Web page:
Dylan's electric guitar from Newport up for sale
Bob Dylan at the Newport Folk Festival
NEW YORK (AP) — Bob Dylan's sunburst Fender Stratocaster made rock history when he played it at the 1965 Newport Folk Festival. Now it is again set to make news when it goes on the auction block, where it could sell for half a million dollars.
The festival was a defining moment that marked Dylan's move from acoustic folk to electric rock 'n' roll.
Now viewed as a moment that irrevocably changed American music, Dylan's three-song electric set at the Rhode Island festival was met by boos from folk purists who viewed him as a traitor. He returned for an acoustic encore with "It's All Over Now, Baby Blue."
The presale estimate by Christie's auction house for the guitar, which is being sold Friday with its original black leather strap and Fender hard shell case, is $300,000 to $500,000. The current record for a guitar sold at auction is Eric Clapton's Fender, nicknamed "Blackie," which sold at Christie's for $959,500 in 2004.
Christie's also is selling five lots of hand- and typewritten lyric fragments found inside the guitar case — early versions of some of Dylan's famous songs. They have a presale estimate ranging from $3,000 to $30,000.
The lyrics for sale include "In the Darkness of Your Room," an early draft of "Absolutely Sweet Marie" from Dylan's "Blonde on Blonde" album, and three songs from the record's 1965 recording session that weren't released until the 1980s: "Medicine Sunday" (the draft is titled "Midnight Train"), "Jet Pilot" and "I Wanna Be Your Lover."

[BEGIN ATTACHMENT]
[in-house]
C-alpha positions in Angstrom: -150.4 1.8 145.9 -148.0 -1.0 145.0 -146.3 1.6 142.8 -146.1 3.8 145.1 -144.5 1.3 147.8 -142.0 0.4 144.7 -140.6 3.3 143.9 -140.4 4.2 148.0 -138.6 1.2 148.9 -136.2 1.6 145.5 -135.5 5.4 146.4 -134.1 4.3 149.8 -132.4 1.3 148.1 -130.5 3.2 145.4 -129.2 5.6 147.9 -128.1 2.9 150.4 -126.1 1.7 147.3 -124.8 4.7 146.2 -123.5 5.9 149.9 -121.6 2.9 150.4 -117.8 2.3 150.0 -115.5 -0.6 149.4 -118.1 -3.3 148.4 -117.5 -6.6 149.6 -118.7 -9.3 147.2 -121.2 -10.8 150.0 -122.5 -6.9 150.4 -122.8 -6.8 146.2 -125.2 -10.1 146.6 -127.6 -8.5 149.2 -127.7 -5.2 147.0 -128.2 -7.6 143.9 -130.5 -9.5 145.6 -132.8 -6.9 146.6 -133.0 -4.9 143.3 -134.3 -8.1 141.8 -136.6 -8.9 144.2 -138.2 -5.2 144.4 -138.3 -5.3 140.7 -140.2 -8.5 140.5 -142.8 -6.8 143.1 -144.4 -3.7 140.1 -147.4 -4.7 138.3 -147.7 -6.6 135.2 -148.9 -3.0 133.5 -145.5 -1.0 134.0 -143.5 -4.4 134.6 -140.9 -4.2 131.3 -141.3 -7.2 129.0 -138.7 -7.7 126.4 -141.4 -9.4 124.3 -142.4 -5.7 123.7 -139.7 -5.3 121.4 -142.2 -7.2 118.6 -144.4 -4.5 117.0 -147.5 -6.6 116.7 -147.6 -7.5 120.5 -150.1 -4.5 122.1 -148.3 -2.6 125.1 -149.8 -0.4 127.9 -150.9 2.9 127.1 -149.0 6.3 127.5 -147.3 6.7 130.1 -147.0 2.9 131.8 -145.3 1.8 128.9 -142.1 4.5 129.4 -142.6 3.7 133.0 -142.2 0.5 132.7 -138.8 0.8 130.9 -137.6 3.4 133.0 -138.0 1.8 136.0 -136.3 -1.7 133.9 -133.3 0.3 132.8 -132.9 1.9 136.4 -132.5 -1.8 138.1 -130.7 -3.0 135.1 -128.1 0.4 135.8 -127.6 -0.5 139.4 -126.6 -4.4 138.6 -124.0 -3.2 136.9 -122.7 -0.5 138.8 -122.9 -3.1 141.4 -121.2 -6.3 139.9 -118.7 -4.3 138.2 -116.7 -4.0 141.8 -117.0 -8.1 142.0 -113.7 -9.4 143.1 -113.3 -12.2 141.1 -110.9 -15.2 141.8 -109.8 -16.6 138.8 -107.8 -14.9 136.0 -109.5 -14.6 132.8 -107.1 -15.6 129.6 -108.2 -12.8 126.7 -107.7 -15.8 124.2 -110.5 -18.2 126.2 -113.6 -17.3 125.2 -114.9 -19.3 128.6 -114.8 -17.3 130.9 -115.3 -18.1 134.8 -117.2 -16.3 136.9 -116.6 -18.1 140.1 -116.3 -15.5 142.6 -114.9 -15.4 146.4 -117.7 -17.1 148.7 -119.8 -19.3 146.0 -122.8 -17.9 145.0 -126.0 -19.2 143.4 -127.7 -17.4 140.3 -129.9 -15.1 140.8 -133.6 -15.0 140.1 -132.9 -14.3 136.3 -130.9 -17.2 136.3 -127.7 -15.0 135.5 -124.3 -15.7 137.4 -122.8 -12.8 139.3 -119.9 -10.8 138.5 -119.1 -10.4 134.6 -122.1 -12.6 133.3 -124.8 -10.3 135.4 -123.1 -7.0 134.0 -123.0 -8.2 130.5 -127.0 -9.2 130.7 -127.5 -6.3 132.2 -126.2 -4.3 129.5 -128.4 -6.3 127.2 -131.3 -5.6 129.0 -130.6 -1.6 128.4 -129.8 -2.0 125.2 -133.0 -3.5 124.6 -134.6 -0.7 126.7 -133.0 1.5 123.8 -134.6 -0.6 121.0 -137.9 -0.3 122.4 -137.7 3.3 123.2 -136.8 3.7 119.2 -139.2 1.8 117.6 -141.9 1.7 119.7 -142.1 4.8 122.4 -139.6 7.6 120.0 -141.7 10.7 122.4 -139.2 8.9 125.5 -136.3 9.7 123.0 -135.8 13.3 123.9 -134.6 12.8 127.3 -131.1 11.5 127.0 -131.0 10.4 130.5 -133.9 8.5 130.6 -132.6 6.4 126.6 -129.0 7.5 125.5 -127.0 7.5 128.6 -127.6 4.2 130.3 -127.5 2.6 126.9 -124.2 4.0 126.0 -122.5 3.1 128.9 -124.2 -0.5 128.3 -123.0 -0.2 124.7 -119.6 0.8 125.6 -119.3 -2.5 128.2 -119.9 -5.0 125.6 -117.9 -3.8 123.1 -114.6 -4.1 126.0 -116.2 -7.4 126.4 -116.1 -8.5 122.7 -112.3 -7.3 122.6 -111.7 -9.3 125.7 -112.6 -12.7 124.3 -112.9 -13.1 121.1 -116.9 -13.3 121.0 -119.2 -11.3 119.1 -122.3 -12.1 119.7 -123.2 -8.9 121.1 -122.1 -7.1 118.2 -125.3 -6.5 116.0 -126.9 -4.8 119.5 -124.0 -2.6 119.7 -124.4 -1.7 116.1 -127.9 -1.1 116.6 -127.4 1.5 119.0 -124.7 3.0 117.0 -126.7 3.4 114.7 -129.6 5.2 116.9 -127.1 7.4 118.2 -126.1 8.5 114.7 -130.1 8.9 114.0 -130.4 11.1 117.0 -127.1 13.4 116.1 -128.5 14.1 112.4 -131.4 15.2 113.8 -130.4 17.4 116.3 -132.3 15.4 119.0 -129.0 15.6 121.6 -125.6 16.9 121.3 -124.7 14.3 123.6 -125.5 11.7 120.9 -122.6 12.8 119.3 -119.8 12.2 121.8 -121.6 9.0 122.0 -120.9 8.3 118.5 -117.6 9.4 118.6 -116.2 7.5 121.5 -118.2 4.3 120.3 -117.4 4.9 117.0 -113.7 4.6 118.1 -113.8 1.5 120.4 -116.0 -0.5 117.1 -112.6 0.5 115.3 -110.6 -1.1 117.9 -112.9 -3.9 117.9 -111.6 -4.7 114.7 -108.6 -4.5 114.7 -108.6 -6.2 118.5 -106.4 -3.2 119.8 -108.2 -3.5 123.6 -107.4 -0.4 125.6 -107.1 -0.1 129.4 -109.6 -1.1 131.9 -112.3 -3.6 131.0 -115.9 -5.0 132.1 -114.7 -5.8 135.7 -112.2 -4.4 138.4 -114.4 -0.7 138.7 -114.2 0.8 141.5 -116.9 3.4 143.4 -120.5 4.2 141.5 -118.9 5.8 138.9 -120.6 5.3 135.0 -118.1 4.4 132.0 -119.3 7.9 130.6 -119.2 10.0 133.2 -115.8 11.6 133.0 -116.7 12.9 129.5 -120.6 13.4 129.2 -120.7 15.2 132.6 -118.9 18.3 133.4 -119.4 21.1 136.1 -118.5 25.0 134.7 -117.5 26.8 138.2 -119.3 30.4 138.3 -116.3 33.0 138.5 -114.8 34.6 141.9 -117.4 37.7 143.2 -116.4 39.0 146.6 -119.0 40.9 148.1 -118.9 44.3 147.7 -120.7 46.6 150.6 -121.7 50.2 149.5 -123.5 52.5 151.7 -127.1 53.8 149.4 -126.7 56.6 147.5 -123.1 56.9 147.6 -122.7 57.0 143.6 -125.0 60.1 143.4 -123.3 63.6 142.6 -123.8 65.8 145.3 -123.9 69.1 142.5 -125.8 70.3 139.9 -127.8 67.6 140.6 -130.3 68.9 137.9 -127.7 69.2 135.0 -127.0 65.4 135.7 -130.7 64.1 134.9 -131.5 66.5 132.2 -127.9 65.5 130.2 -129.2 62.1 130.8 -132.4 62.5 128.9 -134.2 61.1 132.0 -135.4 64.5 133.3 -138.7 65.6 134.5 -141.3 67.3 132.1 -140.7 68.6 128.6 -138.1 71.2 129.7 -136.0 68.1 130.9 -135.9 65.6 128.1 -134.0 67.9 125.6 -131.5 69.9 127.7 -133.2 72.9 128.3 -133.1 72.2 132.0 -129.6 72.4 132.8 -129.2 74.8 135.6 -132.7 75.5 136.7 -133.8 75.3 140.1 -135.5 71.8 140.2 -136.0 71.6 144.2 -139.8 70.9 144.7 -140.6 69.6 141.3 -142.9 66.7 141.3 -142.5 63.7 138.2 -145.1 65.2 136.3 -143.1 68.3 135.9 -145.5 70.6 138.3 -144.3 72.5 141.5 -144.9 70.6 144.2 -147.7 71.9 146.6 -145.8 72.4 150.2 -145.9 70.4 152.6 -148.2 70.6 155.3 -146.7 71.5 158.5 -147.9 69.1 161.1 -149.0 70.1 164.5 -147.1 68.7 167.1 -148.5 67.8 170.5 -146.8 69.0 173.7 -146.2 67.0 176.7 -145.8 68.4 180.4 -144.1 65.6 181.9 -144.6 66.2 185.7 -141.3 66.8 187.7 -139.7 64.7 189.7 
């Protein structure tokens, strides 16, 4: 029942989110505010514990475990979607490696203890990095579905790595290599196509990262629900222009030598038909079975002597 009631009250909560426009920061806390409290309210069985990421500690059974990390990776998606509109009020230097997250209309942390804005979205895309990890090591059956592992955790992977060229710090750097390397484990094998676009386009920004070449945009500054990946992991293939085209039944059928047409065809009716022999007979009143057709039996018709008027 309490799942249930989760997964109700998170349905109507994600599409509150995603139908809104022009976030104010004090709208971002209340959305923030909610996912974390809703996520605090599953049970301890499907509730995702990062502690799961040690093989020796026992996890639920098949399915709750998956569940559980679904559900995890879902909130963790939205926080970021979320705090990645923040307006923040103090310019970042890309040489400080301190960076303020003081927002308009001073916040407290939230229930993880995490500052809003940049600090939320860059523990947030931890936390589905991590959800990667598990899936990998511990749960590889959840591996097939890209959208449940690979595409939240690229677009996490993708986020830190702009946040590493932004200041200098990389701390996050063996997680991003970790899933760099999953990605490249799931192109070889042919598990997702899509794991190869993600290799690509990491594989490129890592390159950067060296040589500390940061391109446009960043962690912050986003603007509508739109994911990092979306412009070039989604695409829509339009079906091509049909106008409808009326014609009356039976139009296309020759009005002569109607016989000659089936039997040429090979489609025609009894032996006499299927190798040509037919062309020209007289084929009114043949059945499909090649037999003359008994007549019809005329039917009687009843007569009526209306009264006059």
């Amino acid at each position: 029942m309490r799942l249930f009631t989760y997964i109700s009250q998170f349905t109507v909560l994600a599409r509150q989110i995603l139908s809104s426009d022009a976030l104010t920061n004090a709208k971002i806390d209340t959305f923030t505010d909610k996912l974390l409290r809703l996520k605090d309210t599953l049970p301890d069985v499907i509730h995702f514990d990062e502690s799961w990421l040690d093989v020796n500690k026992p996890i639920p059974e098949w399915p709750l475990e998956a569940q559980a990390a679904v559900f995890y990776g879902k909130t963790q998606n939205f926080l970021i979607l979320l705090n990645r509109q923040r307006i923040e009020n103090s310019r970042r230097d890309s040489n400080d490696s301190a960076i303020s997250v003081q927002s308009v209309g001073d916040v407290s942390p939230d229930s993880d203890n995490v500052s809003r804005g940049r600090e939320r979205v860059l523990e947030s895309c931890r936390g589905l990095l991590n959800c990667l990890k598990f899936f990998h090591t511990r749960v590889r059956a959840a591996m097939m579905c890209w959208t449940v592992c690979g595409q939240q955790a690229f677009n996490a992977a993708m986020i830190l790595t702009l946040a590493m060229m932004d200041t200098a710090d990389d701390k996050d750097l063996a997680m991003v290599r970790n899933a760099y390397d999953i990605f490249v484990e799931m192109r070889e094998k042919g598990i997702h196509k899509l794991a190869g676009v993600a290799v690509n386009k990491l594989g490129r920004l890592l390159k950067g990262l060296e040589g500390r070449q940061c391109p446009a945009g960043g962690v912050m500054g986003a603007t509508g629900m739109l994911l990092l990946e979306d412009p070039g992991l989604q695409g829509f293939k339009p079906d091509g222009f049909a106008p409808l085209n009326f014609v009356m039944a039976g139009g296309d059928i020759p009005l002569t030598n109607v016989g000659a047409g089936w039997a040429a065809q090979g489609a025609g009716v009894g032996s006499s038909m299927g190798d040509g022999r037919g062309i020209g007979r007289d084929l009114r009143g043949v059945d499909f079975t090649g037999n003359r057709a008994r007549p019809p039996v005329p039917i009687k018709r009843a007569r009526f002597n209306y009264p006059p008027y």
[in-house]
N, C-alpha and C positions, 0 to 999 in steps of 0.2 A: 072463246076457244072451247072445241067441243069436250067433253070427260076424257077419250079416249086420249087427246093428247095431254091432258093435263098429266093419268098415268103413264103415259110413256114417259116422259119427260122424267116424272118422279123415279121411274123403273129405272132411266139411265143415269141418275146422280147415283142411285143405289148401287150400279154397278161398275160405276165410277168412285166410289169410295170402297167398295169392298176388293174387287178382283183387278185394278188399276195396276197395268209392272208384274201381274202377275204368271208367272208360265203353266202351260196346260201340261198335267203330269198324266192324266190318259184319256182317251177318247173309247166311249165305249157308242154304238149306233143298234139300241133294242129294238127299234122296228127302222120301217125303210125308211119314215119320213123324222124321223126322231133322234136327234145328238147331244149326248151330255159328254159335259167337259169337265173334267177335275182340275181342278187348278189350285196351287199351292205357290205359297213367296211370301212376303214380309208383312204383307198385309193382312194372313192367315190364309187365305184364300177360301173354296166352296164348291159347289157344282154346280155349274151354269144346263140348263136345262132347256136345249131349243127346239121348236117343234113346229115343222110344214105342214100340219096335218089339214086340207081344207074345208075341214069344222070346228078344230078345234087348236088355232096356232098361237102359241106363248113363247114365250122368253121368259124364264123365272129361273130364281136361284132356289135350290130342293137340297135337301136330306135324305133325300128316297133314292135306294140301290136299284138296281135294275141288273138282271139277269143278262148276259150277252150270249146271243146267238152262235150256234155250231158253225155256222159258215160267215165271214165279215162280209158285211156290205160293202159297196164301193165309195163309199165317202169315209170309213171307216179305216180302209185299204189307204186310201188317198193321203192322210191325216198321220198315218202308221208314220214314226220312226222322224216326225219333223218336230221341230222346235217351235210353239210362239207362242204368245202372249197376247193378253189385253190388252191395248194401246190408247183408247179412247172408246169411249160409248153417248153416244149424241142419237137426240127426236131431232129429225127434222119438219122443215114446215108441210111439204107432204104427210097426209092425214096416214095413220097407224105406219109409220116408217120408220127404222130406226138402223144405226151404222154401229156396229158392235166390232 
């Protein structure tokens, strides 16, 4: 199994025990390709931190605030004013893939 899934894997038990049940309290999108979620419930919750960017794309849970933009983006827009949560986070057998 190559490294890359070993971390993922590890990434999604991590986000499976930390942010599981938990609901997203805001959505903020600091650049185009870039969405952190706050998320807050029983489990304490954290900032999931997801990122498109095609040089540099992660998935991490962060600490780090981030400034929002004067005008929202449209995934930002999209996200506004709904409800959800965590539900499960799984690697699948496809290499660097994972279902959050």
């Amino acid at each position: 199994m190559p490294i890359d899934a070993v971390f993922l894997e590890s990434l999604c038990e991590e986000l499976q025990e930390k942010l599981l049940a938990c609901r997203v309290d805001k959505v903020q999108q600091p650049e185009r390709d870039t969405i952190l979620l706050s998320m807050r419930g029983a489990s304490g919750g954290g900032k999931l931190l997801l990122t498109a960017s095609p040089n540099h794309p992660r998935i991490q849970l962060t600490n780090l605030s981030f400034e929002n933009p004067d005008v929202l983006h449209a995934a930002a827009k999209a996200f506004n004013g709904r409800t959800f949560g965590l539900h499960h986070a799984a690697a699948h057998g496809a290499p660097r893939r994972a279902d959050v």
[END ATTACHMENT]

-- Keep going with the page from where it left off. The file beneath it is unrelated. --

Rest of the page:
With a classic sunburst finish and original flat-wound strings, Dylan's guitar has been in the possession of a New Jersey family for nearly 50 years. Dylan left it on a private plane piloted by the owner's late father, Vic Quinto, who worked for the musician's manager.
In this undated photo provided by Christie's Auction House, the Fender Stratocaster a young Bob Dylan played at the historic 1965 Newport Folk Festival is shown. The festival was a defining moment that marked Dylan's move from acoustic folk to electric rock 'n' roll. The guitar can bring as much as $500 thousand when it goes up on the block at Christie’s on Friday, Dec. 6, 2013. (AP Photo/Christie's Auction House, File)
His daughter, Dawn Peterson, of Morris County, N.J., has said that her father asked the management company what to do with the guitar but nobody ever got back to him.
Last year, she took it to the PBS show "History Detectives" to try to have it authenticated. The program enlisted the expertise of Andy Babiuk, a consultant to the Rock and Roll Hall of Fame and owner of an upstate New York vintage instrument shop, and Jeff Gold, a Dylan memorabilia expert. Both men, who appeared on the episode, unequivocally declared the artifacts belonged to Dylan.